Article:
Bottom Line – If you want to buy one of these cameras you should do so knowing you are getting a great image maker. If you shoot mostly, almost all still photography get one of the Nikons at todays prices. Even at a big discount the D5600 is 1/3 of the D750 cost. For most people the D5600 is a much better buy. The only really huge improvement in the D750 is the viewfinder (I agree with Ken Rockwell who said the same thing.) Other than that the smaller Nikon is much easier to carry and has a touch screen. If you take video and don’t want to use your phone for that then you should get the Sony or maybe the Nikon Z6.
The Sony and Nikon cameras I have owned over the years have both been very reliable. The Nikons seem a bit tougher but I have not had problems with my Sony’s. For me I am going to stick with this Sony through the end of 2019 at least. I may buy one or two more lenses for it. But I am worn out from all the new cameras in 2018. Time to use the gear I have. Unless Olympus makes a full frame mirrorless the size of my old Oly OM2n. I would buy one of those. And I am going to shoot film too. I love the new Kodak Ektachrome. I think it might be the best slide film I have ever used.
4 Replies to “Sony A7iii After 6 Weeks & compared to Nikon D750 & D5500”
I like your article but I would like to add that there are much better lenses out there then the kit lens you get with Nikon D5600 camera such as Nikon 18-300mm f/3.5-6.3G if you need all-in-one lens with high quality. Maybe check out some guides such as https://lensespro.org/best-lenses-for-nikon-d5600/ and forums can be a great place to visit if you have some question and cant make decision. For a wide angle lens I would suggest Tokina 11-16mm f/2.8 and even tho this lens is not from Nikon but a third party manufacturer it still offers vibrant colors and clear details which is always great and it goes in almost anyones budget.
Marko, I went through a few lenses with the Nikon D5500 when I owned it. I started with the 18-55 VR II and then later bought the 18-55 VRP lens after seeing some reviews praising it. I also had the Nikon 55-200 VR II which was light and pretty small. To round out things I went through two 35mm f1.8. I really liked that combo. It all fit neatly into a small Lowepro sling bag and was a terrific travel set up or for that matter great setup for anything except 4K video. (Which it could not do).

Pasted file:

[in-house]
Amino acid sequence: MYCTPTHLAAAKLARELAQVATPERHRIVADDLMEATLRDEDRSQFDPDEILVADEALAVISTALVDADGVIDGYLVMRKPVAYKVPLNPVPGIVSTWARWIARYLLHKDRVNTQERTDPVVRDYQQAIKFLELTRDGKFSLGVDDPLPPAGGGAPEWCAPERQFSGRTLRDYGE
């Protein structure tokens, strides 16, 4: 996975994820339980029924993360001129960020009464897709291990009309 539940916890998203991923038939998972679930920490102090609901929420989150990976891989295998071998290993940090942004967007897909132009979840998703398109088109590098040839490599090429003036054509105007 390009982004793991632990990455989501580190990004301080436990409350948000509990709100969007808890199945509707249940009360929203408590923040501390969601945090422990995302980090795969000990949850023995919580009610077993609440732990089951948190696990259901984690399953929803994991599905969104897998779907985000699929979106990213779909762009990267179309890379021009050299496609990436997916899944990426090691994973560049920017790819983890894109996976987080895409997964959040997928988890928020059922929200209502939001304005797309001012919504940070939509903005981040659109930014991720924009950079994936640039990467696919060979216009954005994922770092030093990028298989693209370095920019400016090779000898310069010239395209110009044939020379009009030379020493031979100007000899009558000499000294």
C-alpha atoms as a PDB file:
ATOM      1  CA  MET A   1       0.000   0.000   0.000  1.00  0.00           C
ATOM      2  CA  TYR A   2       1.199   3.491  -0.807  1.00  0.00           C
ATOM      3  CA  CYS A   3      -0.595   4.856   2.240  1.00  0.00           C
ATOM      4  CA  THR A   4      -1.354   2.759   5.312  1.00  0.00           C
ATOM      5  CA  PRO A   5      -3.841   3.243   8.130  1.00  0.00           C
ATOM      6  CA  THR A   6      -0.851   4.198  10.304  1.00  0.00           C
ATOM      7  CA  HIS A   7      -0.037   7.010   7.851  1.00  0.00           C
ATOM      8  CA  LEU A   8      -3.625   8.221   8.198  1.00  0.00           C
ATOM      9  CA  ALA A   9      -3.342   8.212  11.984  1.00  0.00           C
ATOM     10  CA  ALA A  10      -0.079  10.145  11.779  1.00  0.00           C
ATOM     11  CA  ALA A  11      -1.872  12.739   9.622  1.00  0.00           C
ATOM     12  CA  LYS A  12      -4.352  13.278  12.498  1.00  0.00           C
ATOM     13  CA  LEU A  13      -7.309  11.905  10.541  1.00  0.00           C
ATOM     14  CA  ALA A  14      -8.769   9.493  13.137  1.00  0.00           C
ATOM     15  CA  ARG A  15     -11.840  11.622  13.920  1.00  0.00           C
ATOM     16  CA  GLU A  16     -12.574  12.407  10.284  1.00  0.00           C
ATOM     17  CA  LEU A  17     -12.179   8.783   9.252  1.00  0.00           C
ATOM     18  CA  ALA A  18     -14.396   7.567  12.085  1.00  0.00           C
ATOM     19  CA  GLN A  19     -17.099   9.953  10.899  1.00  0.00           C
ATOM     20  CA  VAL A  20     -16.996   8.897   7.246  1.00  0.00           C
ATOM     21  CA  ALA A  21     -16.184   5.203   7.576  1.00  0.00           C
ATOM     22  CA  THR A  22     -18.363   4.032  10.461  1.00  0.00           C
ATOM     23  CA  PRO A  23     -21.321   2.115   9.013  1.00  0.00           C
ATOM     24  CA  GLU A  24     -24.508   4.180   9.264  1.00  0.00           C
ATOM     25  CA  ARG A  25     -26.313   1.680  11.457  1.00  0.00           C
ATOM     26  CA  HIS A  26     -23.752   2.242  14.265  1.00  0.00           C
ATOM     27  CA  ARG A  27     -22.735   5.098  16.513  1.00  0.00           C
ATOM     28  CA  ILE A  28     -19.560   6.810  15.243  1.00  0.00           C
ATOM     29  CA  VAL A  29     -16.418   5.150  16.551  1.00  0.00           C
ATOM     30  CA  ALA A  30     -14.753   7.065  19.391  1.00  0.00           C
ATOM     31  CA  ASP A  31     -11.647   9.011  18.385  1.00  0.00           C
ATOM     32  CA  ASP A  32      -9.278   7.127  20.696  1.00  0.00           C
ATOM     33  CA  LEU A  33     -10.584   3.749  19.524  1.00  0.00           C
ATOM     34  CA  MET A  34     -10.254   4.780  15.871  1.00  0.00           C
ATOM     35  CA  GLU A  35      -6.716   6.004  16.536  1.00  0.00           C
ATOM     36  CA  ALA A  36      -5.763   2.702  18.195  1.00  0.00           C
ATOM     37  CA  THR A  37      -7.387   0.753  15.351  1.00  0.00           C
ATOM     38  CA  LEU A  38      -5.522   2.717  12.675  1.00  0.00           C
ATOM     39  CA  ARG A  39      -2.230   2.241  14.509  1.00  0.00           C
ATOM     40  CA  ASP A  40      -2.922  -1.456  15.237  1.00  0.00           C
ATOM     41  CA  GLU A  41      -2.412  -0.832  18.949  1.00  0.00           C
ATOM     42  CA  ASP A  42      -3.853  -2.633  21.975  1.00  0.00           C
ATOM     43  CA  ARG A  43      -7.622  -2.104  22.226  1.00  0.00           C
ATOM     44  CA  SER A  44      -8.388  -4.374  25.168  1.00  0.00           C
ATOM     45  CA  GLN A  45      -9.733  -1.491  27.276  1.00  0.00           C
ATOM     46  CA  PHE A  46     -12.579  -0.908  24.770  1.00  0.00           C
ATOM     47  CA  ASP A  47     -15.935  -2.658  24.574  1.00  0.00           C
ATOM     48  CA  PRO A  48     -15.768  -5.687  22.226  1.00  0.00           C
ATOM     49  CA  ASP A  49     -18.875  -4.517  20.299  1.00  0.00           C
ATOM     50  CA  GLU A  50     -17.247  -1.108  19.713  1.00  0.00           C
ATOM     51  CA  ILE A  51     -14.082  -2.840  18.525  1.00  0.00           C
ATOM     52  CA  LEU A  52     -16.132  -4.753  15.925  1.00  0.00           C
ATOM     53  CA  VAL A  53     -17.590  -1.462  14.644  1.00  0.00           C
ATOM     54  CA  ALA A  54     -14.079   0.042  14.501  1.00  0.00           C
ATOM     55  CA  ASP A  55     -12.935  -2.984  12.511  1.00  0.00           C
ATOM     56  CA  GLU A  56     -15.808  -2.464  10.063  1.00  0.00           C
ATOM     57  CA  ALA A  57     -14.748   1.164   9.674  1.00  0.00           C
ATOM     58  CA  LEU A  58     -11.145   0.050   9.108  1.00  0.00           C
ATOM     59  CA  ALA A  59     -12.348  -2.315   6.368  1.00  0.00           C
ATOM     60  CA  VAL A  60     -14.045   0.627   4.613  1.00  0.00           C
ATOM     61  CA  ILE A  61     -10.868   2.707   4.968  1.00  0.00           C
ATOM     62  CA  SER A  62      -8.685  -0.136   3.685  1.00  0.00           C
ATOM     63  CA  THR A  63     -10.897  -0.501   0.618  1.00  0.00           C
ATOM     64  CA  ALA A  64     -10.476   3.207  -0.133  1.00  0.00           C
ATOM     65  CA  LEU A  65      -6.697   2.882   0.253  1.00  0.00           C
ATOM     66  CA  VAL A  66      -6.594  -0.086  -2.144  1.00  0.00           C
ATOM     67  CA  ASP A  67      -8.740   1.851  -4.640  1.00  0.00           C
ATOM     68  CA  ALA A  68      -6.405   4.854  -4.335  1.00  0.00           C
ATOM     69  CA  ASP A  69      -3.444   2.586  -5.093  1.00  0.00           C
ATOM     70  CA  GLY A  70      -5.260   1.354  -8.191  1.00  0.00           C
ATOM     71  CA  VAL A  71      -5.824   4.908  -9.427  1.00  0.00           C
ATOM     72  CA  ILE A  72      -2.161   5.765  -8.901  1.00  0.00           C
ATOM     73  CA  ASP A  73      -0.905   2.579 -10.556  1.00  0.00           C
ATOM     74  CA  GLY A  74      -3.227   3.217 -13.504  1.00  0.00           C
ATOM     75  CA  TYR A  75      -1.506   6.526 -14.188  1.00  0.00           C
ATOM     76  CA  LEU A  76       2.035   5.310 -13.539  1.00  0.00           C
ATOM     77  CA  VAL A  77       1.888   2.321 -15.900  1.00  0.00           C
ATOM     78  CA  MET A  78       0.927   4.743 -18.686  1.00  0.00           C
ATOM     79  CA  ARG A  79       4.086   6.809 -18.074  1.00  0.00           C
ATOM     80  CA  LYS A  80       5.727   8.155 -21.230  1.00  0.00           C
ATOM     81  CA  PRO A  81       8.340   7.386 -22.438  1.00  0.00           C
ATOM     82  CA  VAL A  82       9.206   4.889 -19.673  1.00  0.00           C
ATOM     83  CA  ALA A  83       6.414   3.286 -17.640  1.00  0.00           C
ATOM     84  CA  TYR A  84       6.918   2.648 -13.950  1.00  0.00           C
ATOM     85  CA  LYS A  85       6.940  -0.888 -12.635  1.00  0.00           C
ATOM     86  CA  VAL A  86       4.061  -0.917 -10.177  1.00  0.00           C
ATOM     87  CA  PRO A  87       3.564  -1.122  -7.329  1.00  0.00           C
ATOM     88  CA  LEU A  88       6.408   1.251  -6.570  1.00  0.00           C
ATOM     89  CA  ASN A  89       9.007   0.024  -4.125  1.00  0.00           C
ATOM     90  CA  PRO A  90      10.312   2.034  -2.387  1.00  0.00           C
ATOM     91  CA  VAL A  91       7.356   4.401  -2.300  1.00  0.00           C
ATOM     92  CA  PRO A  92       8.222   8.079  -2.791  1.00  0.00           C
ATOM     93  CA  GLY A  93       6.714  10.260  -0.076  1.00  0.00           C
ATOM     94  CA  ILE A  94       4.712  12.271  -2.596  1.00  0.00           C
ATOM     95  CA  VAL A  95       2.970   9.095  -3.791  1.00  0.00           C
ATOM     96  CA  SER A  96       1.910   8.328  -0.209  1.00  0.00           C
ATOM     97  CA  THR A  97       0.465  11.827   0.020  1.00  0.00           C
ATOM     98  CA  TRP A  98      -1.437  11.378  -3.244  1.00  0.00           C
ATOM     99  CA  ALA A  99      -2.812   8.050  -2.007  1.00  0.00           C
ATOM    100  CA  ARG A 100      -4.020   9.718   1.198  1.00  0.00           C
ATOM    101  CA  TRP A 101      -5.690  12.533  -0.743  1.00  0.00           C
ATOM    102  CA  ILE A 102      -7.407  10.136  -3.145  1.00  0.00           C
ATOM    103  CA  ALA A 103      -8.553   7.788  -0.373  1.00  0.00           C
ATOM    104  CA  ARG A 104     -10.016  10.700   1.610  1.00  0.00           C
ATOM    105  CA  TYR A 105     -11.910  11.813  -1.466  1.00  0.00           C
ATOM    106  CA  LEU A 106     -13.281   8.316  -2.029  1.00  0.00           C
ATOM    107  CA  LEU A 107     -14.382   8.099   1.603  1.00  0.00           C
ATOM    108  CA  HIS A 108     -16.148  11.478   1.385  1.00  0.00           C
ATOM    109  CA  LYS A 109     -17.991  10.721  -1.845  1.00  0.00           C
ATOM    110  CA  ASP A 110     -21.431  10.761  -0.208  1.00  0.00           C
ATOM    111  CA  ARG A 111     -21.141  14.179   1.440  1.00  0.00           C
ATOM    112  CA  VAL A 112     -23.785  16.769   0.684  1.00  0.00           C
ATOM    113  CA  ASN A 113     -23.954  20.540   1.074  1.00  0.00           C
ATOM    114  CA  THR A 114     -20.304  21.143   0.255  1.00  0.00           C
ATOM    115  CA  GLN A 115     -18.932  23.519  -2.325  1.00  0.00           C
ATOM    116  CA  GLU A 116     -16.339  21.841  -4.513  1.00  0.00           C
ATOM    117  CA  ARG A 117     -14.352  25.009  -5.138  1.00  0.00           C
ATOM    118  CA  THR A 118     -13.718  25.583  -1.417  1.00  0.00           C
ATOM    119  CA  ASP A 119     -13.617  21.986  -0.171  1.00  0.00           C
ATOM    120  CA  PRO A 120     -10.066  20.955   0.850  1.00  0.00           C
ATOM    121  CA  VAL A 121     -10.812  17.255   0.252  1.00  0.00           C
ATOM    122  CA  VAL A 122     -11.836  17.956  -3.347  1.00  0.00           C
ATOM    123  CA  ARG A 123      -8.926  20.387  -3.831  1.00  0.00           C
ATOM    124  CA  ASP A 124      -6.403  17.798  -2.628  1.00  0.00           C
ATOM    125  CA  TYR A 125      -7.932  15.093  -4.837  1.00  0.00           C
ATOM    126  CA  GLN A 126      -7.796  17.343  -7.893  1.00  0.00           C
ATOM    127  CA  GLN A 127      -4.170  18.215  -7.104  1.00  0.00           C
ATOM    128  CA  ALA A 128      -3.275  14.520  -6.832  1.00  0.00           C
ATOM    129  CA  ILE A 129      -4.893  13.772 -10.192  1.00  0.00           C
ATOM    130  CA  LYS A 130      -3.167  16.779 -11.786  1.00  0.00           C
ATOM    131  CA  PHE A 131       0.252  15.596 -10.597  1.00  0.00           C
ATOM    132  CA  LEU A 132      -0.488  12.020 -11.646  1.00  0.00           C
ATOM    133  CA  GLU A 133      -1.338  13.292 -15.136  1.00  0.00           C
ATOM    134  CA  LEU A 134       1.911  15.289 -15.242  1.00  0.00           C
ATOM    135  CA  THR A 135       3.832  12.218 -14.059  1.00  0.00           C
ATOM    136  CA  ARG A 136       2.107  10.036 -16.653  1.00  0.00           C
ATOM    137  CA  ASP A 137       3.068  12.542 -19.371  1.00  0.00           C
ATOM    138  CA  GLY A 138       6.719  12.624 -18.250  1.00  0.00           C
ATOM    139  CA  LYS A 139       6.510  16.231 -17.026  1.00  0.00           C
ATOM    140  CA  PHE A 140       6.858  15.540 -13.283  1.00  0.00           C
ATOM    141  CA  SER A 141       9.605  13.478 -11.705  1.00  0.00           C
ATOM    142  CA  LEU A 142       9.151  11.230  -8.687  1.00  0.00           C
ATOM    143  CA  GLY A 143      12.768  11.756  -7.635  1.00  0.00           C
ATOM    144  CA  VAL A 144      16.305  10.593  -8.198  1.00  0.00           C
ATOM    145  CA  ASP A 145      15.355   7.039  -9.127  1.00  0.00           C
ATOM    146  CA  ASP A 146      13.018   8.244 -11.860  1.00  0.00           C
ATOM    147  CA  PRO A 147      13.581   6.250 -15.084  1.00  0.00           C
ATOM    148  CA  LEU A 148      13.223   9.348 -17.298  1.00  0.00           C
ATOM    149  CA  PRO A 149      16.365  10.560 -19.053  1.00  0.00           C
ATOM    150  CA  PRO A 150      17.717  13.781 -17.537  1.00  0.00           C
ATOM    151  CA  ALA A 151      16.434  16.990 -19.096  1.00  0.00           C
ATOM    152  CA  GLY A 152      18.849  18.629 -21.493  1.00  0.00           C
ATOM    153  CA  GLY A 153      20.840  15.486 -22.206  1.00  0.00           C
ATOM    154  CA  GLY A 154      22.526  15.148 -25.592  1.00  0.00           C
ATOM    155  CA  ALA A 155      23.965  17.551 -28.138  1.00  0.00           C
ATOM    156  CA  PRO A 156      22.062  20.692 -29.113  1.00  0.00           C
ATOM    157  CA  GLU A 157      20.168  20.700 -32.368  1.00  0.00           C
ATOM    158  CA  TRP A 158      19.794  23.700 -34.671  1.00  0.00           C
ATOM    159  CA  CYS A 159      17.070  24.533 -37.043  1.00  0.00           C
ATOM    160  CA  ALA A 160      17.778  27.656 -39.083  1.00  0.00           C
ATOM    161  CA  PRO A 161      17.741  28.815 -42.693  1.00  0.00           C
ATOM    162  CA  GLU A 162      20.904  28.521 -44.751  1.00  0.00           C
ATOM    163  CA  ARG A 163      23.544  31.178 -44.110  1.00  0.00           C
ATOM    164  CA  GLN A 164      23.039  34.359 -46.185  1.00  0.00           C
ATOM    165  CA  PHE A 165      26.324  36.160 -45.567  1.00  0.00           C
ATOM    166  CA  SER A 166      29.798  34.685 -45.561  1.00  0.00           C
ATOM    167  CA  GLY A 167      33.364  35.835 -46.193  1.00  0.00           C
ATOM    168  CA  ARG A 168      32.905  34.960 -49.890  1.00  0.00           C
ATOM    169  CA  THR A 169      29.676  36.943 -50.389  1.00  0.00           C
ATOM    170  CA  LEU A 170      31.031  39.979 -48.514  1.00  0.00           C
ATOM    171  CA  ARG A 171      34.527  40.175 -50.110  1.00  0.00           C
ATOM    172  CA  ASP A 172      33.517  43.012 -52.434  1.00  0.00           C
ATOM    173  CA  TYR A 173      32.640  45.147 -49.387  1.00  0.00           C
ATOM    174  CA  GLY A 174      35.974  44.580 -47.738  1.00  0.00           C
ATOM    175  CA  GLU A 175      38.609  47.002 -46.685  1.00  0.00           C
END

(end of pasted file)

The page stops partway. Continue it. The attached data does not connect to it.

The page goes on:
If anything looking back I think I preferred the original 18-55 that did not have the expand button on it. The 18-55 I, II, and P all worked about the same, very good, and you did not have to fiddle with pushing the button and extending it to use. Many times I would forget to extend it. I appreciate your suggestion, but if I bought another camera like this I think I would stick with the simple 18-55 as it is super light and small. I like super light and small. Plus they all focused almost as close as macro lenses and just gave great looking file. I take a lot of plant and flower photos. I found the 18-55 and 55-200 excellent for that. The longer lens was very sharp and gave good bokeh when you used 135mm and a lowish f stop. The other advantage of sticking with the original 18-55 VR I or II was that it had 52mm filter size. That way the 18-55, 55-200, and 35mm f1.8 all had 52mm filters and you could cross use.
I have never owned a Tokina lens. I am sure they are good but have a preference for sticking with the lenses made by the camera body maker. And Nikon now have a super wide DX lens that gets very good reviews and is priced well.
I had to buy two of the 35mm f1.8 lenses to get one I liked. The first one did not perform up to what I was looking for. The second one I bought refurbished from Nikon directly and it was excellent. It gave very sharp clear flower shots and good lower light inside shots.
I miss the extraordinary easy of use of my D5500. I have thought a few times when Nikon has a sale to pick up another one. The problem with having too many cameras though is always the, “which one do I take” question.
This is the second time you have written this comment. I do not understand what you are trying to say. Keep in mind that my post was written over three years ago. If you can please clarify your comment so I can make the appropriate comment.